Standing figures like this object reflect a popular Olmec style that is likely related to an important pan-Mesoamerican ritual associated with the spiritual/magical transformation between humans and the natural world. This transition was often associated with animals including jaguars, toads, and bats, and may have been connected to the ingestion of hallucinogenic drugs and very likely connected to notions of spiritual and political authority. The most notable features associated with this connection include larger eyes (which may have held inlaid objects such as obsidian), a triangular face more indicative of Guerrero styles such as the Mezcala and Chontal, as well as the upper lip/mustache/fangs, which likely were inlaid as well with materials such as obsidian or shell.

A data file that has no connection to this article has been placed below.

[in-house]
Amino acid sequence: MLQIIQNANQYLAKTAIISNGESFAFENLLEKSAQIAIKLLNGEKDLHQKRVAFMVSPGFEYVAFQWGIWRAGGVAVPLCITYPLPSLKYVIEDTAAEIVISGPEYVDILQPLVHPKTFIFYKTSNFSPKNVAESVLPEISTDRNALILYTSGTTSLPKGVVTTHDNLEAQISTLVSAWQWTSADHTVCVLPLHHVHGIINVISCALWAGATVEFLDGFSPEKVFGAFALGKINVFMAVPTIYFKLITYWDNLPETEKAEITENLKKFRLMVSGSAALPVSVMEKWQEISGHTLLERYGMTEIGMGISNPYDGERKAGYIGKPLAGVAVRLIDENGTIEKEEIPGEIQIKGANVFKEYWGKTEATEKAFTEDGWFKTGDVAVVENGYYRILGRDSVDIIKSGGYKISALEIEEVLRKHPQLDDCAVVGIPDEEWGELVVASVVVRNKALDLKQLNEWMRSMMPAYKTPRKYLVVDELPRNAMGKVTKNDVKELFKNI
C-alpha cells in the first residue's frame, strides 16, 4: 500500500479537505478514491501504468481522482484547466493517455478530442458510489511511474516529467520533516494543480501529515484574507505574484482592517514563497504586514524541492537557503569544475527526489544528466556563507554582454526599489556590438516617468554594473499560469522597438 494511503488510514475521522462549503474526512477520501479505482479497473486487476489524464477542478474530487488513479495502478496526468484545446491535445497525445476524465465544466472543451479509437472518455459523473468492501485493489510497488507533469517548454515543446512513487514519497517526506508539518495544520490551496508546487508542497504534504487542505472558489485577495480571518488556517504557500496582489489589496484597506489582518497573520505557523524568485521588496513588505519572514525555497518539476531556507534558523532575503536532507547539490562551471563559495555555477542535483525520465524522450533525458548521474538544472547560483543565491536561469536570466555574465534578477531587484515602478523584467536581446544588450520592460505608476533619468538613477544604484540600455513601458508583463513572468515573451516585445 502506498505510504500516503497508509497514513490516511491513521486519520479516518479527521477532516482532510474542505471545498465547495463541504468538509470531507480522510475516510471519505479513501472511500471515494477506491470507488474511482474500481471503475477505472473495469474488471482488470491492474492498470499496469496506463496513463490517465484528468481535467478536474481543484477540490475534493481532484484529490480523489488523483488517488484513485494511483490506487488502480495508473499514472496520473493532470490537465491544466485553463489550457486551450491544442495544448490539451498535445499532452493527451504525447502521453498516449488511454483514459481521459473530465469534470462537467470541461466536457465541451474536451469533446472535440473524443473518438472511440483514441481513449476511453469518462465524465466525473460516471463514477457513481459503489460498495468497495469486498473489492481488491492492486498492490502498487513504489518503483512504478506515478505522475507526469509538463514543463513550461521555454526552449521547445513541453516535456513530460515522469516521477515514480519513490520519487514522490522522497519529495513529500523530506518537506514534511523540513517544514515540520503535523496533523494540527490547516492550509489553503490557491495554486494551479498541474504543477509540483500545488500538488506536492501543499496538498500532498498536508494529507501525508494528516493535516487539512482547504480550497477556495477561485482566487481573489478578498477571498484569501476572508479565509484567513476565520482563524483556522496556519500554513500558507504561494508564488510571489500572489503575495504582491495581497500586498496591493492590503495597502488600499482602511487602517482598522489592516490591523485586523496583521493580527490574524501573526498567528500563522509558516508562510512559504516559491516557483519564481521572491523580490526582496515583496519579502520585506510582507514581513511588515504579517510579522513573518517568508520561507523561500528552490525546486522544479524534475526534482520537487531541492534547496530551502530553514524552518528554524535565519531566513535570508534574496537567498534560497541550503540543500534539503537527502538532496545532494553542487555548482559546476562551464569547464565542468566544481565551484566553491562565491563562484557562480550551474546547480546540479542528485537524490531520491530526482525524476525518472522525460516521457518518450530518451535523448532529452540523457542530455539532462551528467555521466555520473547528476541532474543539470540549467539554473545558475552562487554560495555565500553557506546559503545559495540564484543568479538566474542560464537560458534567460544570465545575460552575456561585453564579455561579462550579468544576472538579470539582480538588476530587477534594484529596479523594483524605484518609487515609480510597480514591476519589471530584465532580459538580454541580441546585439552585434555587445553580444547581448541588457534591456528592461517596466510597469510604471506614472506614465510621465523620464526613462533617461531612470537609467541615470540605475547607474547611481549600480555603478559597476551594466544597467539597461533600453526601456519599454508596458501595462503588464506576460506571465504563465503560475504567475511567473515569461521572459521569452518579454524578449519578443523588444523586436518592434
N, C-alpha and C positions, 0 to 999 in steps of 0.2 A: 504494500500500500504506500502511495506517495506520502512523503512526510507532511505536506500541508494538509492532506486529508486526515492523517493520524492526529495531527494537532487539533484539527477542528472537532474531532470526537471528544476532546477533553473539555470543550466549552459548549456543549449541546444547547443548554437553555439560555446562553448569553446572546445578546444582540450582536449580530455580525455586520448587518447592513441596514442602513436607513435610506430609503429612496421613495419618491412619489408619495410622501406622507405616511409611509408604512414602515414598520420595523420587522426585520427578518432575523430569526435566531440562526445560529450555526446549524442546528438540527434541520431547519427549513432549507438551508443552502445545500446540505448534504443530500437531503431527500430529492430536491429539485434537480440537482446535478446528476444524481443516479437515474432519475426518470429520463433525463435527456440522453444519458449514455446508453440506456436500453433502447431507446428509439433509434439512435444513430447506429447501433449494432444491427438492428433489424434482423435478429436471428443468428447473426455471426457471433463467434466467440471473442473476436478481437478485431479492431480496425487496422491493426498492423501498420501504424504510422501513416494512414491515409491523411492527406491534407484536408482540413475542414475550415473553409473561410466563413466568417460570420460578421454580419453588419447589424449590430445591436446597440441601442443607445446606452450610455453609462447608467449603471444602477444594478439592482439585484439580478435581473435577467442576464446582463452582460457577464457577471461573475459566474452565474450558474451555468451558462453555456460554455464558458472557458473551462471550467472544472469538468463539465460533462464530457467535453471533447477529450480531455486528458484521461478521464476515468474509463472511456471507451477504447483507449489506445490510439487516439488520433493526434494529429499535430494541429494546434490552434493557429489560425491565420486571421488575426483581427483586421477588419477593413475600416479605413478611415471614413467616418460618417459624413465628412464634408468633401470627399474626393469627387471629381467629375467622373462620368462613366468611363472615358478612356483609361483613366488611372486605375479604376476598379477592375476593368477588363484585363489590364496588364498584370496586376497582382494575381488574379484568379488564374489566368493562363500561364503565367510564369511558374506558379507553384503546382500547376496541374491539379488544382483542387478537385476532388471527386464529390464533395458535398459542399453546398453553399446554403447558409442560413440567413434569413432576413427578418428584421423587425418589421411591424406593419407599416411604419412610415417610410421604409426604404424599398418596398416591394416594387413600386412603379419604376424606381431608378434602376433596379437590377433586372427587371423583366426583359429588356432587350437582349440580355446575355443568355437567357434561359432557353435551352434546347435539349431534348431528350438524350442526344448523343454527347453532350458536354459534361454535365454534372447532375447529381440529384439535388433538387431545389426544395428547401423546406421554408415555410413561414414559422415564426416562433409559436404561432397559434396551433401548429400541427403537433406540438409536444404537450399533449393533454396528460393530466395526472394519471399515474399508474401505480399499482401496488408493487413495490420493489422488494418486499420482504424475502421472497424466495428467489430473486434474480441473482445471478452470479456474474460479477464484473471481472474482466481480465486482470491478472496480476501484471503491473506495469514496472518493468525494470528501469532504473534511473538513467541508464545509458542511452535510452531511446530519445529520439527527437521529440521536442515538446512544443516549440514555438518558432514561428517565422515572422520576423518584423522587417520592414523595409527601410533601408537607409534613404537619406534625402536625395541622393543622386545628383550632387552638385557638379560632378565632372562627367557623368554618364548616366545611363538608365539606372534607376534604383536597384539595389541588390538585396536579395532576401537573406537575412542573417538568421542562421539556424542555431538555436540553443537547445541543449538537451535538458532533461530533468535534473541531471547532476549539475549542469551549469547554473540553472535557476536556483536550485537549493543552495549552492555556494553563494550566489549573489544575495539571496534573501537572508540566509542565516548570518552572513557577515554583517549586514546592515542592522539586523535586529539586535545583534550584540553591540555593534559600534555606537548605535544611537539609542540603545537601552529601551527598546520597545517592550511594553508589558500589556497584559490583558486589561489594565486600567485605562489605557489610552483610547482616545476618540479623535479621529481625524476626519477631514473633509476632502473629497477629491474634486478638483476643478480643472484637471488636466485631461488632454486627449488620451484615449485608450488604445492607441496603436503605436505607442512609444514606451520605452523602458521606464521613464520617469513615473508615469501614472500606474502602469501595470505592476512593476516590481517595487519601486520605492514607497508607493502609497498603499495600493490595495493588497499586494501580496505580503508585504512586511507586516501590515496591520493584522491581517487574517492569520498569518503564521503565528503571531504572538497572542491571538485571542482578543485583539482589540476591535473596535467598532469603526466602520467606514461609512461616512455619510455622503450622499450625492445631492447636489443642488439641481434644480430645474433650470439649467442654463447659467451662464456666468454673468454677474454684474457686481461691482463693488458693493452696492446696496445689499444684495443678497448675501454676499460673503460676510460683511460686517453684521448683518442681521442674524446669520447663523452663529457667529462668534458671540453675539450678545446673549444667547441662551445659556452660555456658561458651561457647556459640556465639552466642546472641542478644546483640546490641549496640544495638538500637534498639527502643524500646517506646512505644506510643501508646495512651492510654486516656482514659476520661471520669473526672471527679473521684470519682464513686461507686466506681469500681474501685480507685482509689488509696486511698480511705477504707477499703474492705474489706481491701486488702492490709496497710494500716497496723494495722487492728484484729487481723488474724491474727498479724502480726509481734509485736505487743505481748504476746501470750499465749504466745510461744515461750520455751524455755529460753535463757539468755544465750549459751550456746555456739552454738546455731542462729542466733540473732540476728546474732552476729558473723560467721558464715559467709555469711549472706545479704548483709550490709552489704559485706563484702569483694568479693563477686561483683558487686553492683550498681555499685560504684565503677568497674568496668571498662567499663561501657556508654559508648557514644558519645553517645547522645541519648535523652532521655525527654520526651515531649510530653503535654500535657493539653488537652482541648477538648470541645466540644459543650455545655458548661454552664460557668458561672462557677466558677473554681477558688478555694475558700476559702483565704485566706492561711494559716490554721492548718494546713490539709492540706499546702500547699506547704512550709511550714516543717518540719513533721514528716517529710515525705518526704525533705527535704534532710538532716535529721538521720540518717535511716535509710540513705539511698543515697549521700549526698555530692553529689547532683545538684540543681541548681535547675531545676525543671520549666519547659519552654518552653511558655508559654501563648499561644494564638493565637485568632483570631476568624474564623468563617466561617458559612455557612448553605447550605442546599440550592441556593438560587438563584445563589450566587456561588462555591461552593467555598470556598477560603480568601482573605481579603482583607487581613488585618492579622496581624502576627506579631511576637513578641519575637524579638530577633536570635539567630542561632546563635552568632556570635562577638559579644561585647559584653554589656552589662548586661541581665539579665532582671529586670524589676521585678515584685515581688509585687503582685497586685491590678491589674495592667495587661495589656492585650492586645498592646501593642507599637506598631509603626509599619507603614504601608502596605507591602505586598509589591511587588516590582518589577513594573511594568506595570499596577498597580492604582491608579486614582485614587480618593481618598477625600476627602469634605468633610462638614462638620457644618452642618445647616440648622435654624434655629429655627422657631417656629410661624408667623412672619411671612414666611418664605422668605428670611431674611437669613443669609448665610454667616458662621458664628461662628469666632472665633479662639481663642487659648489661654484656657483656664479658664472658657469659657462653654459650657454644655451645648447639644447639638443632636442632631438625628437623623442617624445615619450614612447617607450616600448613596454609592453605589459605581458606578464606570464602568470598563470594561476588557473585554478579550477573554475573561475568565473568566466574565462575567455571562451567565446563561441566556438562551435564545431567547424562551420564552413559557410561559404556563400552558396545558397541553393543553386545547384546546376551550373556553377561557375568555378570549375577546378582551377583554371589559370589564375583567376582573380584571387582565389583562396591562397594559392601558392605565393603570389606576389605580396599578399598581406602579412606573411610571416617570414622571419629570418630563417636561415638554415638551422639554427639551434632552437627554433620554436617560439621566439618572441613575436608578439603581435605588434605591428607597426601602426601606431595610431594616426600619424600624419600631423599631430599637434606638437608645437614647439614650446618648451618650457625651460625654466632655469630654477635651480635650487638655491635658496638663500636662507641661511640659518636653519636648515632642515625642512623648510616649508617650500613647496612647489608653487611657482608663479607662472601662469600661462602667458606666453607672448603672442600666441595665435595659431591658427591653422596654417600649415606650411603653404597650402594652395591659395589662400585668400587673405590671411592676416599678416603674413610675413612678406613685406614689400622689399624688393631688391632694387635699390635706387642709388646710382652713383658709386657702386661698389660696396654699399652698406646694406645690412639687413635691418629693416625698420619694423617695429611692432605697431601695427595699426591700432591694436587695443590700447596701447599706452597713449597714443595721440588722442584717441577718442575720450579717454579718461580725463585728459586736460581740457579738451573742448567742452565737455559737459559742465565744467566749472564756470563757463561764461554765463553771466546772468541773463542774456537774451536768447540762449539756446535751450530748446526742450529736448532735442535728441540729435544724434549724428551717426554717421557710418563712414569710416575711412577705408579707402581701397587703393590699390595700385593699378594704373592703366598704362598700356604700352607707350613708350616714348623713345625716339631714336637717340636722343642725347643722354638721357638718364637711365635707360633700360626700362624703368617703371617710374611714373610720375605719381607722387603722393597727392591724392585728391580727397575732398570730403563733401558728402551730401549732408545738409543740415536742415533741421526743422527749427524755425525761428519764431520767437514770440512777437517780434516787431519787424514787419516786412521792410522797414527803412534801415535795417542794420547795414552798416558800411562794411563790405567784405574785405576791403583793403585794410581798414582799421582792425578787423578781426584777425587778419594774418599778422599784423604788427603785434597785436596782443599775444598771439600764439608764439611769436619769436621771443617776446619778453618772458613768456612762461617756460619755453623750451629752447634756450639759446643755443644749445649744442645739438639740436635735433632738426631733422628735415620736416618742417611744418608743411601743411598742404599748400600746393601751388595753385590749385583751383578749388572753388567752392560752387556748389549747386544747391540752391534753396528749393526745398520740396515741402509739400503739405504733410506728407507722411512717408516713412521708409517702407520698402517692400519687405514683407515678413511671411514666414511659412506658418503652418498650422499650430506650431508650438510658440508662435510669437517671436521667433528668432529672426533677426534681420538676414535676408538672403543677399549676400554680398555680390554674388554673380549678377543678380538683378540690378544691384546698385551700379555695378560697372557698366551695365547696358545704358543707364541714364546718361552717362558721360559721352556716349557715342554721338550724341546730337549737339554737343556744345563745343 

The Olmec are often considered by scholars to be one of the most influential cultures in Mesoamerica. Ritualistic representations like this would be maintained by later cultures such as the Mixtec, Maya, and Aztec (also known as the Mexica or the Triple Alliance).
Meleko Mokgosi receives the Vilcek Prize for Creative Promise in Fine Arts for paintings that rely on intensive research, reflection, and conversation in order to address widespread misrepresentation of Africa and Africans, and to accurately portray the continent’s complex social and political realities.
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